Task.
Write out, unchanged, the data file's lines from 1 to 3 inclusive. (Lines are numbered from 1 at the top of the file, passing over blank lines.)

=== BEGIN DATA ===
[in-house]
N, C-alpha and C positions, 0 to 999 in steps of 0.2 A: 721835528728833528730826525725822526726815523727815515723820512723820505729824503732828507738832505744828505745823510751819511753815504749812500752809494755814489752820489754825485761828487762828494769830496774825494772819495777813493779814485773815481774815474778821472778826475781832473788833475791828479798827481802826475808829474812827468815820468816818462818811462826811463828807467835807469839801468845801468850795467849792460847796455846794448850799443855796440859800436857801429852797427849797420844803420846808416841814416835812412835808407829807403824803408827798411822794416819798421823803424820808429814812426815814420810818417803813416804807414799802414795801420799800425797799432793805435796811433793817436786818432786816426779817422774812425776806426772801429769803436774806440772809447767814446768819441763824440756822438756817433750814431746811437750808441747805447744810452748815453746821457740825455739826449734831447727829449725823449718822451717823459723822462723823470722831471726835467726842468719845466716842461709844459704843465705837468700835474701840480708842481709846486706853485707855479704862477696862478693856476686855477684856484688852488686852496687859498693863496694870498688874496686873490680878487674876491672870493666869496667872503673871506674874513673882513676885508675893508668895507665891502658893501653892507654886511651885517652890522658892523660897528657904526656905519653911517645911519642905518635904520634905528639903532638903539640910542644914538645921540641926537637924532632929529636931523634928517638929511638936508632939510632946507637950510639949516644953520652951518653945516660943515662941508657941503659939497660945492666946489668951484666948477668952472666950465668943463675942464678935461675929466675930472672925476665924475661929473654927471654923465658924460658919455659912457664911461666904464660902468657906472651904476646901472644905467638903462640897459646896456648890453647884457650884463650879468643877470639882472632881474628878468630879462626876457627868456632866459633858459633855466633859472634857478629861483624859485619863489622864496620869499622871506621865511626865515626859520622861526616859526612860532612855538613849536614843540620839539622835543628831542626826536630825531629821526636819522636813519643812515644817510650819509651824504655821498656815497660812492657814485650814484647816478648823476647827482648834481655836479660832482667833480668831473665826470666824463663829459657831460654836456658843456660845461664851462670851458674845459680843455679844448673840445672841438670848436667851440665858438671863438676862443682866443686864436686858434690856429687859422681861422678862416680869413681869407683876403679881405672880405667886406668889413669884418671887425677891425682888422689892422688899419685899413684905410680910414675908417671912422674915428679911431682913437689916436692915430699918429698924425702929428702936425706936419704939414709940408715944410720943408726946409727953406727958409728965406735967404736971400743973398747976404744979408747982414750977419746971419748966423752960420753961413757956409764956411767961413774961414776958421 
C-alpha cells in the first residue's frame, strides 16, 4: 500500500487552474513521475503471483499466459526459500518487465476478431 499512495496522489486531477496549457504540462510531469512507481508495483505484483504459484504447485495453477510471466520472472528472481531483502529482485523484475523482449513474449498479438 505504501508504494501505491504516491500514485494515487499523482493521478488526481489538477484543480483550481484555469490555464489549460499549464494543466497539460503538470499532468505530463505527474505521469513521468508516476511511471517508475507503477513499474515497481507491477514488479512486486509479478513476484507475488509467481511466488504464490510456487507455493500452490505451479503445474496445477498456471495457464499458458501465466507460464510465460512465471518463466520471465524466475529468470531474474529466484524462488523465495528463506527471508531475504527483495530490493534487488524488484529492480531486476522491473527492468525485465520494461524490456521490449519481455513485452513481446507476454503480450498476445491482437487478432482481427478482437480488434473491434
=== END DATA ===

[in-house]
N, C-alpha and C positions, 0 to 999 in steps of 0.2 A: 721835528728833528730826525725822526726815523727815515723820512723820505729824503732828507738832505744828505745823510751819511753815504749812500752809494755814489752820489754825485761828487762828494769830496774825494772819495777813493779814485773815481774815474778821472778826475781832473788833475791828479798827481802826475808829474812827468815820468816818462818811462826811463828807467835807469839801468845801468850795467849792460847796455846794448850799443855796440859800436857801429852797427849797420844803420846808416841814416835812412835808407829807403824803408827798411822794416819798421823803424820808429814812426815814420810818417803813416804807414799802414795801420799800425797799432793805435796811433793817436786818432786816426779817422774812425776806426772801429769803436774806440772809447767814446768819441763824440756822438756817433750814431746811437750808441747805447744810452748815453746821457740825455739826449734831447727829449725823449718822451717823459723822462723823470722831471726835467726842468719845466716842461709844459704843465705837468700835474701840480708842481709846486706853485707855479704862477696862478693856476686855477684856484688852488686852496687859498693863496694870498688874496686873490680878487674876491672870493666869496667872503673871506674874513673882513676885508675893508668895507665891502658893501653892507654886511651885517652890522658892523660897528657904526656905519653911517645911519642905518635904520634905528639903532638903539640910542644914538645921540641926537637924532632929529636931523634928517638929511638936508632939510632946507637950510639949516644953520652951518653945516660943515662941508657941503659939497660945492666946489668951484666948477668952472666950465668943463675942464678935461675929466675930472672925476665924475661929473654927471654923465658924460658919455659912457664911461666904464660902468657906472651904476646901472644905467638903462640897459646896456648890453647884457650884463650879468643877470639882472632881474628878468630879462626876457627868456632866459633858459633855466633859472634857478629861483624859485619863489622864496620869499622871506621865511626865515626859520622861526616859526612860532612855538613849536614843540620839539622835543628831542626826536630825531629821526636819522636813519643812515644817510650819509651824504655821498656815497660812492657814485650814484647816478648823476647827482648834481655836479660832482667833480668831473665826470666824463663829459657831460654836456658843456660845461664851462670851458674845459680843455679844448673840445672841438670848436667851440665858438671863438676862443682866443686864436686858434690856429687859422681861422678862416680869413681869407683876403679881405672880405667886406668889413669884418671887425677891425682888422689892422688899419685899413684905410680910414675908417671912422674915428679911431682913437689916436692915430699918429698924425702929428702936425706936419704939414709940408715944410720943408726946409727953406727958409728965406735967404736971400743973398747976404744979408747982414750977419746971419748966423752960420753961413757956409764956411767961413774961414776958421 
C-alpha cells in the first residue's frame, strides 16, 4: 500500500487552474513521475503471483499466459526459500518487465476478431 499512495496522489486531477496549457504540462510531469512507481508495483505484483504459484504447485495453477510471466520472472528472481531483502529482485523484475523482449513474449498479438 505504501508504494501505491504516491500514485494515487499523482493521478488526481489538477484543480483550481484555469490555464489549460499549464494543466497539460503538470499532468505530463505527474505521469513521468508516476511511471517508475507503477513499474515497481507491477514488479512486486509479478513476484507475488509467481511466488504464490510456487507455493500452490505451479503445474496445477498456471495457464499458458501465466507460464510465460512465471518463466520471465524466475529468470531474474529466484524462488523465495528463506527471508531475504527483495530490493534487488524488484529492480531486476522491473527492468525485465520494461524490456521490449519481455513485452513481446507476454503480450498476445491482437487478432482481427478482437480488434473491434